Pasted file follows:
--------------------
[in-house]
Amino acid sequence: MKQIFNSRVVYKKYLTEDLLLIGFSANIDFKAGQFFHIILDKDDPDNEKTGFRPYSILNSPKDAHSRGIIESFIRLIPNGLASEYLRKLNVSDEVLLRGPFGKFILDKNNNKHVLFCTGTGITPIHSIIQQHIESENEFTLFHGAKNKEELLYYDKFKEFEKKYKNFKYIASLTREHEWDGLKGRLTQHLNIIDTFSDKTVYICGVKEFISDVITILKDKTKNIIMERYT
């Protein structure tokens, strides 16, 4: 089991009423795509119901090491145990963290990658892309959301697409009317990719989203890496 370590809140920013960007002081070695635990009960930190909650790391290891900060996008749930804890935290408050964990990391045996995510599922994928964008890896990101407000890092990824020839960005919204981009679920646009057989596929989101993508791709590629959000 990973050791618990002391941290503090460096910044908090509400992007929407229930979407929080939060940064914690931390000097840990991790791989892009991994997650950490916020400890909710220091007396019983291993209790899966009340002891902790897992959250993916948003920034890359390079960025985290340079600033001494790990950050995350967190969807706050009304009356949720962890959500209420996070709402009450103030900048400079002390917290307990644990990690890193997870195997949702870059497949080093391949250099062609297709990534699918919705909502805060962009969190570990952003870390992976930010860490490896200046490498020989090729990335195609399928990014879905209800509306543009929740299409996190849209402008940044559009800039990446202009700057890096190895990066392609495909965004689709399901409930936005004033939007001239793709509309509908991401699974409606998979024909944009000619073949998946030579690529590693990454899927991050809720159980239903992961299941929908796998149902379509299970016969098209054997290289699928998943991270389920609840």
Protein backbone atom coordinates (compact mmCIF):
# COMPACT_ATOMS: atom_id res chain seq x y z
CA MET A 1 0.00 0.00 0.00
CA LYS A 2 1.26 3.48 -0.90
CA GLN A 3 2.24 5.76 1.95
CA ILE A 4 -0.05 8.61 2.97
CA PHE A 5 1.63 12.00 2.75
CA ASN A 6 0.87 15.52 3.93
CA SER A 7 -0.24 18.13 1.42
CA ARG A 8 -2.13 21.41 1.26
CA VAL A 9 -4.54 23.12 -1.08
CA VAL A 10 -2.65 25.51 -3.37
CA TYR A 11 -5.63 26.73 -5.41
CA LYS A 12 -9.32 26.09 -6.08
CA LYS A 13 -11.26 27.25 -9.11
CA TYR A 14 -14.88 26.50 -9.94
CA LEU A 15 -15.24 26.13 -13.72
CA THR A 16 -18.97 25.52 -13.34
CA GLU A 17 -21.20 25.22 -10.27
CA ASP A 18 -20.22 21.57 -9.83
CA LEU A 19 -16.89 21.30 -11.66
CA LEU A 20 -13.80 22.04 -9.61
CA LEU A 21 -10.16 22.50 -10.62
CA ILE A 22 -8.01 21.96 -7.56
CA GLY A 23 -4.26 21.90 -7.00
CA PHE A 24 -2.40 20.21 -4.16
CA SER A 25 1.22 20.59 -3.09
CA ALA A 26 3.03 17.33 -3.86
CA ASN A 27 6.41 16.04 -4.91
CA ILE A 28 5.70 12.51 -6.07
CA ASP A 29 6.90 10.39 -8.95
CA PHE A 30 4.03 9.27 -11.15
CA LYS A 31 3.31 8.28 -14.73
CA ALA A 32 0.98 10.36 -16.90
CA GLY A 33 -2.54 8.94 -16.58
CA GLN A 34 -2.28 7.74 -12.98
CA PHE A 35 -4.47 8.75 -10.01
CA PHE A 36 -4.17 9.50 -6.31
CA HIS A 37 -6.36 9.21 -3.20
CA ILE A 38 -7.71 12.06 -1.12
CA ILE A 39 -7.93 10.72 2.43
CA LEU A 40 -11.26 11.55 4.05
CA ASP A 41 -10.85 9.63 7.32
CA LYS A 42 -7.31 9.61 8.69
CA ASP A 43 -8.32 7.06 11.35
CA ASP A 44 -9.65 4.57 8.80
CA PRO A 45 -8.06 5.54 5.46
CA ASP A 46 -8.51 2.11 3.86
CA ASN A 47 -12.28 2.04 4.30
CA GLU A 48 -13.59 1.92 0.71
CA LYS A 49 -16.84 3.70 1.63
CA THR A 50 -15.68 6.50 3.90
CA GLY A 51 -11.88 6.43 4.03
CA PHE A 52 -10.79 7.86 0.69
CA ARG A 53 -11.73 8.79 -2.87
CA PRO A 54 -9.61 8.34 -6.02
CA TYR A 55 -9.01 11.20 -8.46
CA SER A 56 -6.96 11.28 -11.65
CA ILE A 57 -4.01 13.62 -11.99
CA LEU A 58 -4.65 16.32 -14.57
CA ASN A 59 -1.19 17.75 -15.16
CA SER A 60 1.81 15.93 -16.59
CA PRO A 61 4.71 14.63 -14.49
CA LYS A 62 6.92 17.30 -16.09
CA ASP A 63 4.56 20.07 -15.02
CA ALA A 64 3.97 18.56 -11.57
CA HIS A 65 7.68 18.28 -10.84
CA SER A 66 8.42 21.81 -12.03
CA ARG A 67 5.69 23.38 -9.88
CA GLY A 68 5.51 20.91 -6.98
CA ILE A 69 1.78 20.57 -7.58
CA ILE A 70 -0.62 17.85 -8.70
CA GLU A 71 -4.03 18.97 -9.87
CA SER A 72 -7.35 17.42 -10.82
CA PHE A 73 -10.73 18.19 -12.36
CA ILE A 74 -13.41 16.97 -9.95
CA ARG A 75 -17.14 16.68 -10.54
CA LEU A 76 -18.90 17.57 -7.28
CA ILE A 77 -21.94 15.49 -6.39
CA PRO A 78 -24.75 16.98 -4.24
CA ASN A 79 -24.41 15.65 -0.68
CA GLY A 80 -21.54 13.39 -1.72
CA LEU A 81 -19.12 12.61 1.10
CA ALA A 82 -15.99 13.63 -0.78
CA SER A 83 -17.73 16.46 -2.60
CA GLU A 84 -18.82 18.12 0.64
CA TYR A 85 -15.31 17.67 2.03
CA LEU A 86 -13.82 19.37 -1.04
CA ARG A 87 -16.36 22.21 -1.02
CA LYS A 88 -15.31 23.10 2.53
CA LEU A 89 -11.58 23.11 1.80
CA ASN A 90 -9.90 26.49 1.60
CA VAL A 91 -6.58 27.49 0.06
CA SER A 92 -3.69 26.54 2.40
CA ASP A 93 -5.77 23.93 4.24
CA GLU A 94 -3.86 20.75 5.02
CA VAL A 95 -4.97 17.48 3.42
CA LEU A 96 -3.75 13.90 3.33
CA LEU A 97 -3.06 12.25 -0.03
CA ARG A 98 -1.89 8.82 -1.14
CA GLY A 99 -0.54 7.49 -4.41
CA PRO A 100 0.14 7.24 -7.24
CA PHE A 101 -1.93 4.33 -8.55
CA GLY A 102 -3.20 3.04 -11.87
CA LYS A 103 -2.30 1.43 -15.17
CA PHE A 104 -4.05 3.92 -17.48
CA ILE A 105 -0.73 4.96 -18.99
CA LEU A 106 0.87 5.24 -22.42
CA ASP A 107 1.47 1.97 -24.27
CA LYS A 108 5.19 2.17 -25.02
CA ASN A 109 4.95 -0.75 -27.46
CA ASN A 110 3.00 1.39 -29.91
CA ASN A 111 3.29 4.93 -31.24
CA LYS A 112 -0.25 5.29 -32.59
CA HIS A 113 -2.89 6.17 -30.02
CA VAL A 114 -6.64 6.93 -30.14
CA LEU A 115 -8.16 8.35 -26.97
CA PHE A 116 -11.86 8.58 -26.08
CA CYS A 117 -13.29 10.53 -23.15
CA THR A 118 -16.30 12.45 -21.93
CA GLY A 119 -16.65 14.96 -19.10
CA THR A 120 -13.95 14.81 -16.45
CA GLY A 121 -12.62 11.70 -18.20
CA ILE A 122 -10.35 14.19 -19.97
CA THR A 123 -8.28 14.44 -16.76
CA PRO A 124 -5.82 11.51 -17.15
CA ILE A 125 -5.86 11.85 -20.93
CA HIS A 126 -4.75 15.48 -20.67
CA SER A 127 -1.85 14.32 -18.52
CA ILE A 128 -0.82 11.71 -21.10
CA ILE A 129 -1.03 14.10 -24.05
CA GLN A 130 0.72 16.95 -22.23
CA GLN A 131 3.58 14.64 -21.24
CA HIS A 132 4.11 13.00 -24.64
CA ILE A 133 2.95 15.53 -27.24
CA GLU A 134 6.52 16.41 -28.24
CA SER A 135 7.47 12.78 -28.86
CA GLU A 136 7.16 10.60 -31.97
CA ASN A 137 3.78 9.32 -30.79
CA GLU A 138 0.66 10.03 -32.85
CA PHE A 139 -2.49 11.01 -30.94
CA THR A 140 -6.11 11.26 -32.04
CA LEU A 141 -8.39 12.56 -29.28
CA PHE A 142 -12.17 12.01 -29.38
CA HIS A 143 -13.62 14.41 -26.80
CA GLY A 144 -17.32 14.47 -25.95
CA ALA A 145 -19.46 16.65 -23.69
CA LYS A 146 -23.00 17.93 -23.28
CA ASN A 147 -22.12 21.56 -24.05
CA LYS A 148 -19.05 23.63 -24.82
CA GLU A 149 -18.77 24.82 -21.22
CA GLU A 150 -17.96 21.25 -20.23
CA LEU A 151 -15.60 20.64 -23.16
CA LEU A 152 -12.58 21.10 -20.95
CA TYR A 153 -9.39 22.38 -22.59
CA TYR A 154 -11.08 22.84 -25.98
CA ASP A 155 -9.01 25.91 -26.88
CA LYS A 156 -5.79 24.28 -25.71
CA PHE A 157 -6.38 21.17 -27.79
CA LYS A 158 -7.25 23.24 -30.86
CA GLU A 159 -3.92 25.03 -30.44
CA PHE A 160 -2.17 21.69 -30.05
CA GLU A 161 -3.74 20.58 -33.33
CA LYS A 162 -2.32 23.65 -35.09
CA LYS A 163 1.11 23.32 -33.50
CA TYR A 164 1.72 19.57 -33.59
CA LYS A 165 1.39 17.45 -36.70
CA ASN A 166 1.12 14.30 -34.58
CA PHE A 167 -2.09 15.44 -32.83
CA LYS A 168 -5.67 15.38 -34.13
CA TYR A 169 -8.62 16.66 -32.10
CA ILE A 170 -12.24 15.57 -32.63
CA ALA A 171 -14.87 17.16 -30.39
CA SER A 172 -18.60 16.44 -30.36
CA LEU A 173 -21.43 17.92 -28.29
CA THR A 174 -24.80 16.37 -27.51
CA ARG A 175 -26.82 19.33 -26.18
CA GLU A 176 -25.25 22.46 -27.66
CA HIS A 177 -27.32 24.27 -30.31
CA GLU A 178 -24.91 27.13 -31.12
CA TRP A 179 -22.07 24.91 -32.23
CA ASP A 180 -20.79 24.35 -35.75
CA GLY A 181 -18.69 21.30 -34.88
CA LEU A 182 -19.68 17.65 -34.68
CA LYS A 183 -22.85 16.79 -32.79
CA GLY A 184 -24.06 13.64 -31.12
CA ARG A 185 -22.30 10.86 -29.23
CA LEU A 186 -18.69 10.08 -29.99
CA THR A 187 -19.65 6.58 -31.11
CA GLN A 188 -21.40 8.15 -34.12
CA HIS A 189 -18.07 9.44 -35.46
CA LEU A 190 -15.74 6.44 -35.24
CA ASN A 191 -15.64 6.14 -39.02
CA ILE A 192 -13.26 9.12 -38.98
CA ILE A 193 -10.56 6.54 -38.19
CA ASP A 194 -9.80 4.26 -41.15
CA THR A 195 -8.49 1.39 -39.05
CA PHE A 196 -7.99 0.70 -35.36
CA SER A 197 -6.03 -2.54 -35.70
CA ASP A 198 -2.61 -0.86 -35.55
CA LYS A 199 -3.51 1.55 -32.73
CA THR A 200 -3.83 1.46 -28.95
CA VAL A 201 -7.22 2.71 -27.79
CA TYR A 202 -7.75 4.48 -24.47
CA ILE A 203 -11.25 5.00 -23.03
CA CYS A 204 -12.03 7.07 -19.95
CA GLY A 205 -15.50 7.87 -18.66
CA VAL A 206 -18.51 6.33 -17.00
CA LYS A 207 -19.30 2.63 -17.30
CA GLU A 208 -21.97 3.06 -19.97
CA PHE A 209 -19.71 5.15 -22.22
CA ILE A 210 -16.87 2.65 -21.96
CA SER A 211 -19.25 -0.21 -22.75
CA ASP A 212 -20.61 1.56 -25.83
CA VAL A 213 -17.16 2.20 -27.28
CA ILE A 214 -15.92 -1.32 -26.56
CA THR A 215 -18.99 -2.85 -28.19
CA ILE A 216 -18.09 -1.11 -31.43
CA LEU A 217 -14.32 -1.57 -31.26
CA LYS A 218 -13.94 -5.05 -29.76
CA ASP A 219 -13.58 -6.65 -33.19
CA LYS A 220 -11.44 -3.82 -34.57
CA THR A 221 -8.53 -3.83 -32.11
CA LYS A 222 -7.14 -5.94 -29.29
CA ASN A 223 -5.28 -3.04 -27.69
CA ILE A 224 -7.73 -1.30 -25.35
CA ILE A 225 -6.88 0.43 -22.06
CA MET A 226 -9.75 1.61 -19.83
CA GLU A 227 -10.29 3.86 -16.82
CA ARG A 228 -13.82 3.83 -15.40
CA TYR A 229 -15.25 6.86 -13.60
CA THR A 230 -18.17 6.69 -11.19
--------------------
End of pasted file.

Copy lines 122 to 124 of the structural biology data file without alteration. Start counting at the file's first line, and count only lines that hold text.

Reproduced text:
CA CYS A 117 -13.29 10.53 -23.15
CA THR A 118 -16.30 12.45 -21.93
CA GLY A 119 -16.65 14.96 -19.10